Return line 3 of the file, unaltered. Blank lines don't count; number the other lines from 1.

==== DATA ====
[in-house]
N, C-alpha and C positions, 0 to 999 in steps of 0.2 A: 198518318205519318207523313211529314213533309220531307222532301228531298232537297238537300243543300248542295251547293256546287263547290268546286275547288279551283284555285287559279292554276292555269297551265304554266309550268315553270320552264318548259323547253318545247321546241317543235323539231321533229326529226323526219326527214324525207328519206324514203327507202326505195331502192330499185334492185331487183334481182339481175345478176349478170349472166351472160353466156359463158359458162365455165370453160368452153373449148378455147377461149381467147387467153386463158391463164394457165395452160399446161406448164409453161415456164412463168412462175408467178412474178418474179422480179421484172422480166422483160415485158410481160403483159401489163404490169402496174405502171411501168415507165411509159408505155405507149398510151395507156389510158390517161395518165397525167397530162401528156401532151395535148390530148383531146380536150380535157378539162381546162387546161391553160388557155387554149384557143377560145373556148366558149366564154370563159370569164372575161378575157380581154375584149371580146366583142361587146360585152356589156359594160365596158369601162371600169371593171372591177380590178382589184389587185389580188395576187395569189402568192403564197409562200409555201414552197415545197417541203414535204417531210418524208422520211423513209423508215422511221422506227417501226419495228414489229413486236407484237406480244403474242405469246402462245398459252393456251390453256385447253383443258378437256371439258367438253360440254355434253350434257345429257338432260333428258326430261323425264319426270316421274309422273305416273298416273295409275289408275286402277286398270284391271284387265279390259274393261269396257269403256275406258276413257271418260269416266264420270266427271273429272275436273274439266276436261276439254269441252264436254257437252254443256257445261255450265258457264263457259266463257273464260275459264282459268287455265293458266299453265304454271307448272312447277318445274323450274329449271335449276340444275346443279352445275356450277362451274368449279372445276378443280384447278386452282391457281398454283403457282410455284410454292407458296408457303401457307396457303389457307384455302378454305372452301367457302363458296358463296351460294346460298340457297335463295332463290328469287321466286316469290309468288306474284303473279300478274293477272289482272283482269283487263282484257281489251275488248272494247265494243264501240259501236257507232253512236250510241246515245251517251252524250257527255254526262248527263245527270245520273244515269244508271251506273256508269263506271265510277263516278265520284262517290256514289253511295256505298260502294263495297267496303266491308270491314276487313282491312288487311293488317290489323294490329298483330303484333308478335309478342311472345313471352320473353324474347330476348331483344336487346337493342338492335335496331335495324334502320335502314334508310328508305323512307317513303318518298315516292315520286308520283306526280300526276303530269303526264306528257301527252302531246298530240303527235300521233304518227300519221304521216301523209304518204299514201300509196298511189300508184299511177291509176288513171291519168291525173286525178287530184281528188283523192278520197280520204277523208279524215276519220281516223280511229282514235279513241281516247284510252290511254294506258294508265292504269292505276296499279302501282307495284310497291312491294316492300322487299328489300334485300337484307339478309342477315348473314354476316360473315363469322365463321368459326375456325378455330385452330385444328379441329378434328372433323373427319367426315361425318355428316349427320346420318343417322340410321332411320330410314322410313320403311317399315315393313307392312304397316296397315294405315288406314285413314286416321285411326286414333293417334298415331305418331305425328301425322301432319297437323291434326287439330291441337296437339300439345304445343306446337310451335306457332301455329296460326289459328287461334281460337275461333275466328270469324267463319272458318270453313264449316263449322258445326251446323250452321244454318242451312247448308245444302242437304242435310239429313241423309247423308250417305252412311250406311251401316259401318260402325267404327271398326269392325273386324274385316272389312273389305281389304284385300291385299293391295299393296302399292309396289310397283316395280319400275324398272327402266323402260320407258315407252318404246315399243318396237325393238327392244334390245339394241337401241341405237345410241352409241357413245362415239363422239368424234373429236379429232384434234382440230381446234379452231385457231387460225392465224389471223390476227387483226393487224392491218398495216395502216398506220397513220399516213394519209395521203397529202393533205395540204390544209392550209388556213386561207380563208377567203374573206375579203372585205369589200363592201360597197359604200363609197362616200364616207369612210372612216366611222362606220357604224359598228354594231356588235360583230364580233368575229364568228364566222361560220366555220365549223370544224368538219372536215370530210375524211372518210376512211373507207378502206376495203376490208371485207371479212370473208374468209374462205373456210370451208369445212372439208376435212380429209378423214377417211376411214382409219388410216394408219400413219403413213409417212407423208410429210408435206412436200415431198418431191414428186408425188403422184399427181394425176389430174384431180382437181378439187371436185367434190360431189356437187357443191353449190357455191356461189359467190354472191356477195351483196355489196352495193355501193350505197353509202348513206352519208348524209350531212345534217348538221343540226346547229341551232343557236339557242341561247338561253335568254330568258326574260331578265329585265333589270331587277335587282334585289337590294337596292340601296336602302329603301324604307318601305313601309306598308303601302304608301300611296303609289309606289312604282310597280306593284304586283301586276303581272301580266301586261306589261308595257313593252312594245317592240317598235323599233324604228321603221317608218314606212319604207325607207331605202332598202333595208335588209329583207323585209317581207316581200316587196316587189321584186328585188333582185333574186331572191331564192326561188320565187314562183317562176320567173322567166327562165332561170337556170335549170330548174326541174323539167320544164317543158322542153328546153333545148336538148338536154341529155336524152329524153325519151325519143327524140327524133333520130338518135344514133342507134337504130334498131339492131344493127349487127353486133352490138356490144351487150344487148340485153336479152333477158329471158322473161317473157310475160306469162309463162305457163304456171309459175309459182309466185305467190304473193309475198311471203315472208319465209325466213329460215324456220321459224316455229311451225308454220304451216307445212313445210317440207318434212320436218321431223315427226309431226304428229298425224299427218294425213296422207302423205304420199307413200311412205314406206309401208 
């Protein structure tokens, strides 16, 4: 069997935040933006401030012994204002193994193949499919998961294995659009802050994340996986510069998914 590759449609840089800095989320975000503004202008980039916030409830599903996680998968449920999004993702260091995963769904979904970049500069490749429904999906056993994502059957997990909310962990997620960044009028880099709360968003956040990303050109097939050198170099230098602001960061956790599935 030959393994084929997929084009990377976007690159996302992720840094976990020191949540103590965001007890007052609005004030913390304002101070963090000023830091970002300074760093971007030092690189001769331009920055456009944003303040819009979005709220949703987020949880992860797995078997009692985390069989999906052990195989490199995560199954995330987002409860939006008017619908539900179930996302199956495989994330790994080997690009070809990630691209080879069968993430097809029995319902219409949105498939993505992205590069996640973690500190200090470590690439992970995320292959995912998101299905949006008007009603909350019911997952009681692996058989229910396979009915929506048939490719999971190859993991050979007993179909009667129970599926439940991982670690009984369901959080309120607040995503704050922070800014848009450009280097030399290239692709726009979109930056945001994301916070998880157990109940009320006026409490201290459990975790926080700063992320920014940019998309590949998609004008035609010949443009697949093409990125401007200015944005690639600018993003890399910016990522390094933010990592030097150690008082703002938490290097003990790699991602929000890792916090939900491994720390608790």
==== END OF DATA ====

């Protein structure tokens, strides 16, 4: 069997935040933006401030012994204002193994193949499919998961294995659009802050994340996986510069998914 590759449609840089800095989320975000503004202008980039916030409830599903996680998968449920999004993702260091995963769904979904970049500069490749429904999906056993994502059957997990909310962990997620960044009028880099709360968003956040990303050109097939050198170099230098602001960061956790599935 030959393994084929997929084009990377976007690159996302992720840094976990020191949540103590965001007890007052609005004030913390304002101070963090000023830091970002300074760093971007030092690189001769331009920055456009944003303040819009979005709220949703987020949880992860797995078997009692985390069989999906052990195989490199995560199954995330987002409860939006008017619908539900179930996302199956495989994330790994080997690009070809990630691209080879069968993430097809029995319902219409949105498939993505992205590069996640973690500190200090470590690439992970995320292959995912998101299905949006008007009603909350019911997952009681692996058989229910396979009915929506048939490719999971190859993991050979007993179909009667129970599926439940991982670690009984369901959080309120607040995503704050922070800014848009450009280097030399290239692709726009979109930056945001994301916070998880157990109940009320006026409490201290459990975790926080700063992320920014940019998309590949998609004008035609010949443009697949093409990125401007200015944005690639600018993003890399910016990522390094933010990592030097150690008082703002938490290097003990790699991602929000890792916090939900491994720390608790």